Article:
Complete All Steps Every Time You Renew Your SSL Certificate
- If you are a website hosting client of ours and we’re handling your SSL certificate, then this does not pertain to you since you’re paying us to handle this for you. We may need you to confirm something from time to time but that’s all you really have to do.
- If you are a website hosting client of ours and you are providing your own SSL certificate, then the information on this page is for you. It’s just a few tips to make sure that your SSL certificate is renewed properly and so that your SSL certificate does not expire, causing a warning to pop up in people’s browsers.
After You Pay for the Renewal, You’re NOT Done
We had a client who paid for her SSL certificate renewal at GoDaddy and she thought she was done. We later looked at her website and noticed her SSL certificate was expired. GoDaddy doesn’t do a great job explaining what needs to be done after you purchase an SSL certificate from them. What we need is to have the new certificate generated and then put on our server – you can read more about that procedure below. Just know that after you pay for it, you are NOT done and more steps need to take place.
The Private Certificate and CSR
This is where it gets a little geeky and technical. Grab a cup of coffee.
There are a few parts to an SSL certificate:
- Private key
- Public key
- Certificate Authority (CA) / Intermediate Certificate (sometimes this is optional)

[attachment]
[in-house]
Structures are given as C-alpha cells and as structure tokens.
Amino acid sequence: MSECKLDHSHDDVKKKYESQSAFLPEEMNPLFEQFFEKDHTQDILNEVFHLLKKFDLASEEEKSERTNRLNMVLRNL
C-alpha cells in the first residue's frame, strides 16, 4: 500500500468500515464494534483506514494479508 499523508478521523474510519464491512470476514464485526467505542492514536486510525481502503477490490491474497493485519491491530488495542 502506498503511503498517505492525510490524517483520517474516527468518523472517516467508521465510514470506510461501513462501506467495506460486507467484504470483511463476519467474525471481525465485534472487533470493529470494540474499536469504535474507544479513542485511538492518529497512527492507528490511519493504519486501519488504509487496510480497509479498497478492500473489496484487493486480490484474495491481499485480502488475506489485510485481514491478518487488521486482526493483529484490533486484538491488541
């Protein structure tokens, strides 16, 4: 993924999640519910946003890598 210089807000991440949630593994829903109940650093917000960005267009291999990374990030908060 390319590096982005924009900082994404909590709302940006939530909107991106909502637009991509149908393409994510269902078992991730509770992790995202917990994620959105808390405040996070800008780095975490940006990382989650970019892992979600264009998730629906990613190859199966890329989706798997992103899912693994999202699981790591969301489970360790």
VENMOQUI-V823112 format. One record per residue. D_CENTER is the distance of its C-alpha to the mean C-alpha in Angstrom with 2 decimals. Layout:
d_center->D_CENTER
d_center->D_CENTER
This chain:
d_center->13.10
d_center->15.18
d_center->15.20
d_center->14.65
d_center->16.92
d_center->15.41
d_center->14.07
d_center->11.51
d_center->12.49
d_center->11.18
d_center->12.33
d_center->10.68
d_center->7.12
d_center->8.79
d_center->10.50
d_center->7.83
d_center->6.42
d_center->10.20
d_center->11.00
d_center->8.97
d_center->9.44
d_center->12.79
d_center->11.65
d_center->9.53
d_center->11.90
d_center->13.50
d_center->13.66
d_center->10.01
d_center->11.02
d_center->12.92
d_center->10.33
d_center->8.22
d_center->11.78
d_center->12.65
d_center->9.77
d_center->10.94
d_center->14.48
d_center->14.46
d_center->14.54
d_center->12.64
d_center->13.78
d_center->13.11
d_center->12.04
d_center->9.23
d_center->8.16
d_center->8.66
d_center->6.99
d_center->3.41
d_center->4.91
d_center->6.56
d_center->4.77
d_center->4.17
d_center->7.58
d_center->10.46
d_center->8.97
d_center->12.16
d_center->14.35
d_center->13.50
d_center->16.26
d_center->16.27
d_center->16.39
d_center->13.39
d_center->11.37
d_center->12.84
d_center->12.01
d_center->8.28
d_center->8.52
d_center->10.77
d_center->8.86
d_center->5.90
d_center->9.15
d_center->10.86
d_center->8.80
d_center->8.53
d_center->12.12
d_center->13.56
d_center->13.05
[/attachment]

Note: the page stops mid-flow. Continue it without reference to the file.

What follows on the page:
You should never, ever send around your private key. You guard that with your life, pretty much. If you have to send it around, make sure you do it securely – even offline is a good idea (use a flash drive).
In order to generate the public key, you use a Certificate Authority. They’re the company that issues the SSL certificate (which is really the public key part of it). You can use major ones like Thawte, Comodo, GeoTrust, Network Solutions, GoDaddy (Starfield), Trustwave or any well known company.
Since you can’t send the private key, what you send them is something called a CSR which is a certificate request. It’s just text and it’s encrypted but it has enough information in it so that they can generate a public key that pairs with the private key. You get the CSR from the host typically – so from us (Webstix).
Submit that and then they will generate the public key.. Sometimes you get the CA certificate as well. It’s usually all in one zip file, so just send that to us. If you have a choice of which version of certificates to get, then please choose “Apache” as the certificate type. That is what we need. Also, we’ll need one that 2048 bit but that’s actually the minimum you can get now, so this isn’t a factor.
You can also send us the website SSL seal, which is an image stating the brand of certificate you’re using. Your website visitors will like seeing extra banners/badges like this that state your website is protected.
You can safely send that zip file around – so you can do it via email or other ways.
Getting an SSL certificate sounds a little tricky and quite honestly, it can get a little hairy. If you choose an SSL certificate that’s at a higher level, then you’ll have to jump through more hoops and send them more information about your company proving who you are and so forth. If you run an e-commerce website doing a lot of transactions or a higher dollar amount per transaction, then you may want to consider getting a higher level of SSL certificate to better prove to your customers that you are who you say you are and to provide more confidence.
If you get stuck along the way and you’re a client of ours, then please contact us for help. Talk to your Support Representative on our Support Team.